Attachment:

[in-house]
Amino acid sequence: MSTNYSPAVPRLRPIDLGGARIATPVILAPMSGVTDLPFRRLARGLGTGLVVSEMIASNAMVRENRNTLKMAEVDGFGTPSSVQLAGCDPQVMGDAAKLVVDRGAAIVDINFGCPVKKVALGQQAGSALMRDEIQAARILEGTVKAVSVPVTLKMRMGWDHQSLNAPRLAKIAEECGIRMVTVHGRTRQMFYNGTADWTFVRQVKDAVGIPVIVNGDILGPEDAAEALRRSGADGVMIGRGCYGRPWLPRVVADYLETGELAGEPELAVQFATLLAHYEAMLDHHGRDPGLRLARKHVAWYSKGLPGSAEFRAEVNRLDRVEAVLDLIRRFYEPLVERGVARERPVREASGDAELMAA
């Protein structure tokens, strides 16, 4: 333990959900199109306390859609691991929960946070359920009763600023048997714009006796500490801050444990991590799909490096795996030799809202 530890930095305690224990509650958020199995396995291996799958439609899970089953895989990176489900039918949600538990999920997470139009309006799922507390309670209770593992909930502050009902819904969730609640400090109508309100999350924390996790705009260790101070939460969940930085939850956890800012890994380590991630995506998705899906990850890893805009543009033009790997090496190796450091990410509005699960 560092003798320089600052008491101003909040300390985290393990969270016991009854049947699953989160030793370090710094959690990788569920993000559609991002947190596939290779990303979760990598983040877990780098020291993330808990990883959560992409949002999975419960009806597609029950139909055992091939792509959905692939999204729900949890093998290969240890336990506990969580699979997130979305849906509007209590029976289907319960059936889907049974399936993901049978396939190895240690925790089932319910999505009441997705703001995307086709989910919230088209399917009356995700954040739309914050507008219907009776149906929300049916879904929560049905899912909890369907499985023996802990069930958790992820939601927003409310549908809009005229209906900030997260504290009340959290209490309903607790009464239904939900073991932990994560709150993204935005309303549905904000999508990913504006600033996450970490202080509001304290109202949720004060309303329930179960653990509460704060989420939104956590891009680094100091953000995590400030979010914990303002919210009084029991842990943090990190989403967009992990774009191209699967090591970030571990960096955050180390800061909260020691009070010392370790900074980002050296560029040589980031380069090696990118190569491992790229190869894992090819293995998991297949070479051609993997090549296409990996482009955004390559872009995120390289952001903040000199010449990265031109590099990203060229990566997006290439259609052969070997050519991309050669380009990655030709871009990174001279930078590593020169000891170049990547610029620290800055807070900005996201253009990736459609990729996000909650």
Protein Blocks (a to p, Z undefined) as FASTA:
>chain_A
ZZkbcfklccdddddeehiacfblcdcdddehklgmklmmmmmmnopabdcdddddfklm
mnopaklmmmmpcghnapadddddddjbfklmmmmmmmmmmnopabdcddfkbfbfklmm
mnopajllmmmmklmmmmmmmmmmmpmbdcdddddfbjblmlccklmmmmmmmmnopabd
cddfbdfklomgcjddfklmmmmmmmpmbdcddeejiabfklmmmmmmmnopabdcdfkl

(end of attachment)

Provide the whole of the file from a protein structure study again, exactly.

[in-house]
Amino acid sequence: MSTNYSPAVPRLRPIDLGGARIATPVILAPMSGVTDLPFRRLARGLGTGLVVSEMIASNAMVRENRNTLKMAEVDGFGTPSSVQLAGCDPQVMGDAAKLVVDRGAAIVDINFGCPVKKVALGQQAGSALMRDEIQAARILEGTVKAVSVPVTLKMRMGWDHQSLNAPRLAKIAEECGIRMVTVHGRTRQMFYNGTADWTFVRQVKDAVGIPVIVNGDILGPEDAAEALRRSGADGVMIGRGCYGRPWLPRVVADYLETGELAGEPELAVQFATLLAHYEAMLDHHGRDPGLRLARKHVAWYSKGLPGSAEFRAEVNRLDRVEAVLDLIRRFYEPLVERGVARERPVREASGDAELMAA
């Protein structure tokens, strides 16, 4: 333990959900199109306390859609691991929960946070359920009763600023048997714009006796500490801050444990991590799909490096795996030799809202 530890930095305690224990509650958020199995396995291996799958439609899970089953895989990176489900039918949600538990999920997470139009309006799922507390309670209770593992909930502050009902819904969730609640400090109508309100999350924390996790705009260790101070939460969940930085939850956890800012890994380590991630995506998705899906990850890893805009543009033009790997090496190796450091990410509005699960 560092003798320089600052008491101003909040300390985290393990969270016991009854049947699953989160030793370090710094959690990788569920993000559609991002947190596939290779990303979760990598983040877990780098020291993330808990990883959560992409949002999975419960009806597609029950139909055992091939792509959905692939999204729900949890093998290969240890336990506990969580699979997130979305849906509007209590029976289907319960059936889907049974399936993901049978396939190895240690925790089932319910999505009441997705703001995307086709989910919230088209399917009356995700954040739309914050507008219907009776149906929300049916879904929560049905899912909890369907499985023996802990069930958790992820939601927003409310549908809009005229209906900030997260504290009340959290209490309903607790009464239904939900073991932990994560709150993204935005309303549905904000999508990913504006600033996450970490202080509001304290109202949720004060309303329930179960653990509460704060989420939104956590891009680094100091953000995590400030979010914990303002919210009084029991842990943090990190989403967009992990774009191209699967090591970030571990960096955050180390800061909260020691009070010392370790900074980002050296560029040589980031380069090696990118190569491992790229190869894992090819293995998991297949070479051609993997090549296409990996482009955004390559872009995120390289952001903040000199010449990265031109590099990203060229990566997006290439259609052969070997050519991309050669380009990655030709871009990174001279930078590593020169000891170049990547610029620290800055807070900005996201253009990736459609990729996000909650």
Protein Blocks (a to p, Z undefined) as FASTA:
>chain_A
ZZkbcfklccdddddeehiacfblcdcdddehklgmklmmmmmmnopabdcdddddfklm
mnopaklmmmmpcghnapadddddddjbfklmmmmmmmmmmnopabdcddfkbfbfklmm
mnopajllmmmmklmmmmmmmmmmmpmbdcdddddfbjblmlccklmmmmmmmmnopabd
cddfbdfklomgcjddfklmmmmmmmpmbdcddeejiabfklmmmmmmmnopabdcdfkl